At its heart, "The Right Stuff" is a tribute to the space program's role in generating national pride and an indictment of media-fed hero worship. Remarkable aerial sequences (created before the advent of CGI) and spot-on editing team up to deliver a movie that pushes the envelope.
Michael Moore's controversial documentary chronicles the human toll and hemorrhaging of jobs in the auto industry during the 1970s and 80s, focusing on the firing of 30,000 autoworkers by General Motors in Moore's hometown of Flint, Michigan.
Edward Albee's 1962 stage triumph made a successful transfer to the screen in this
adaption written by Ernest Lehman. Elizabeth Taylor won an Oscar for her performance and Richard Burton was nominated.
Wrapping a prolific year that included roles as a homophobic HIV crusader (“Dallas Buyers Club”), a mythic folk figure (“Mud”) and an oily stock broker (“The Wolf of Wall Street”), the versatile star has Christopher Nolan's “Interstellar” and Cary Fukunaga's HBO series “True Detective” on the horizon.
Delivering two radically different performances, Bullock pulled off a near-one-woman show in “Gravity,” in addition to playing straight-woman opposite Melissa McCarthy in “The Heat.” The Oscar winner will continue her streak of “acting with nothing,” as she put it, with a voice role in 2015's “Despicable Me” spinoff, “Minions.”
Crowning a prolific career that features more than 80 feature credits, Dern found critical acclaim this year in Alexander Payne's “Nebraska,” a role that earned him lead actor honors at Cannes. Next year, he'll appear alongside Liam Hemsworth in the Matt Shakman thriller “Cut Bank.”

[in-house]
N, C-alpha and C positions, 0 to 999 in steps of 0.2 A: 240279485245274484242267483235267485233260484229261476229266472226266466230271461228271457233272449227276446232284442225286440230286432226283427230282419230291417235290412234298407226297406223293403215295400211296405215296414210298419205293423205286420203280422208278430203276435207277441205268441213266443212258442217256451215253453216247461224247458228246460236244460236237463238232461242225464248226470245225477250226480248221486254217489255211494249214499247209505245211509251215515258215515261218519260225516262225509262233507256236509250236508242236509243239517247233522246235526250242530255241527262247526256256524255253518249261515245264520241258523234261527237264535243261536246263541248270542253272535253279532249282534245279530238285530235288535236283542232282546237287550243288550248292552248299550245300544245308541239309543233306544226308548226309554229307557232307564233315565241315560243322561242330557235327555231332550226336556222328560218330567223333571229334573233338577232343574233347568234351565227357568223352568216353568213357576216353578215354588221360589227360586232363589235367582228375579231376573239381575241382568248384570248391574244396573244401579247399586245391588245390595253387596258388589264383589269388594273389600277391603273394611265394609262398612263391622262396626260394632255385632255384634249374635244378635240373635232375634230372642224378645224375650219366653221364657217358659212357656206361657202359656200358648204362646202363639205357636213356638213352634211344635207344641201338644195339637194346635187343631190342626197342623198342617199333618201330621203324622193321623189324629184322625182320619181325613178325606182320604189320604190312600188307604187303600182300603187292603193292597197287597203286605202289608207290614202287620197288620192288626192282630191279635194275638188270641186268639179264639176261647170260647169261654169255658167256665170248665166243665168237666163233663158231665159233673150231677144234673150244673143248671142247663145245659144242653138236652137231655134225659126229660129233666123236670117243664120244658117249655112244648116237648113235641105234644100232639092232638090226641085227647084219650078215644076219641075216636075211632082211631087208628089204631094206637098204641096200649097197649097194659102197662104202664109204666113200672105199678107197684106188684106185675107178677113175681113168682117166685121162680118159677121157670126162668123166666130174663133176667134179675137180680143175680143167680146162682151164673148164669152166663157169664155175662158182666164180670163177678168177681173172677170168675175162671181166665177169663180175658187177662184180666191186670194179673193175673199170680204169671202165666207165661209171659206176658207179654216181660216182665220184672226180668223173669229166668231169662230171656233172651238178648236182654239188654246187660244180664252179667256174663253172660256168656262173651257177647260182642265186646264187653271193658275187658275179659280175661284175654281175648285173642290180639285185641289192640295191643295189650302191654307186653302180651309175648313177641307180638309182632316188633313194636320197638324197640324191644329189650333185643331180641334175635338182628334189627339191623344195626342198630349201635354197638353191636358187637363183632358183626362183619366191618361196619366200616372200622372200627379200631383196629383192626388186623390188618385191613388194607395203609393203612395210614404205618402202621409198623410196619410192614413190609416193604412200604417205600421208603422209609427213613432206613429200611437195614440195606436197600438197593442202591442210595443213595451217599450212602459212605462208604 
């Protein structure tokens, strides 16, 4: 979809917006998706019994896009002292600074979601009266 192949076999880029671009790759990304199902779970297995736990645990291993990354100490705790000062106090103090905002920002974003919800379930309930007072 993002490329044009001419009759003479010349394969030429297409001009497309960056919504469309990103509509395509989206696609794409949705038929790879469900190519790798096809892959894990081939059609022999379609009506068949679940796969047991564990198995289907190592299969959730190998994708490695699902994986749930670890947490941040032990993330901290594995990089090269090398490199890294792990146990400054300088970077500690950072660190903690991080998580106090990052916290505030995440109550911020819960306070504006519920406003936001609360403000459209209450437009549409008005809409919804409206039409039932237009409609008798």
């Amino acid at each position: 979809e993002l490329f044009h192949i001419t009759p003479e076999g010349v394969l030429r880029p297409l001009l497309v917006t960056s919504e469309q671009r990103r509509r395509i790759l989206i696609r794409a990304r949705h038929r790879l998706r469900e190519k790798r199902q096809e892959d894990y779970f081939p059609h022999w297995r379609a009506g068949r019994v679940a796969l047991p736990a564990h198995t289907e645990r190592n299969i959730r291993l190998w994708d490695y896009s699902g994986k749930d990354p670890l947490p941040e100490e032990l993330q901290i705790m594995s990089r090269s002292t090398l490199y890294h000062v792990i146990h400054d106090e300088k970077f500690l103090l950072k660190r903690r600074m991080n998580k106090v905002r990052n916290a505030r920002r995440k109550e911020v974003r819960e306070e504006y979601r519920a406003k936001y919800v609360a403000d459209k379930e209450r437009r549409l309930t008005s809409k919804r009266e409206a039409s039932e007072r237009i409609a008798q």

The actress held her own amid “August: Osage County's” distinguished ensemble, playing the stubborn daughter of a troublesome mother, played by Meryl Streep. Up next, she co-stars with Mark Ruffalo in HBO's “The Normal Heart” telepic, helmed by Ryan Murphy.
Add a New York Film Critics Circle win for director to the helmer's growing collection of “12 Years a Slave” prizes. Next, McQueen will co-write an HBO drama he plans to direct for exec producers Russell Simmons and “The King's Speech” duo Iain Canning and Emile Sherman.
Nyong'o broke onto the film scene this year with her heartbreaking portrayal of Patsey in Steve McQueen's “12 Years a Slave,” a role for which McQueen auditioned more than 1,000 actresses. Next, she accelerates to “Non-Stop,” an action-thriller starring Liam Neeson.
Thomas Newman's heartwarming score for “Saving Mr. Banks” heightened the movie magic while evoking different eras across three continents. The 11-time Oscar nominee, who scored Pixar's “Finding Nemo” and “WALL-E,” reteams with the studio to write music for “The Good Dinosaur.”
Director David O. Russell dipped into his alumni network to build a dream ensemble for “American Hustle.”
After wrapping up the “Hangover” series this year, Bradley Cooper will next appear in “Serena” alongside Jennifer Lawrence. He's filming an untitled Cameron Crowe pic and will shoot “American Sniper” next spring.
Following this year's hit “The Hunger Games: Catching Fire,” Lawrence will reprise her roles as Katniss and Mystique in “The Hunger Games: Mockingjay” and “X-Men: Days of Future Past,” respectively.
Meanwhile, Christian Bale has “Out of the Furnace” and two Terrence Malick projects in the can; he's now filming Ridley Scott's “Exodus.”
Amy Adams appeared in “Man of Steel” and “Her” this year, and has Andrew Levitas' “Lullaby” and Tim Burton's “Big Eyes” upcoming.
Jeremy Renner's 2013 credits include “Hansel & Gretel: Witch Hunters” and “The Immigrant,” with roles in Gary Webb's “Kill the Messenger,” “The Avengers: Age of Ultron” and his second turn as Jason Bourne in the pipeline.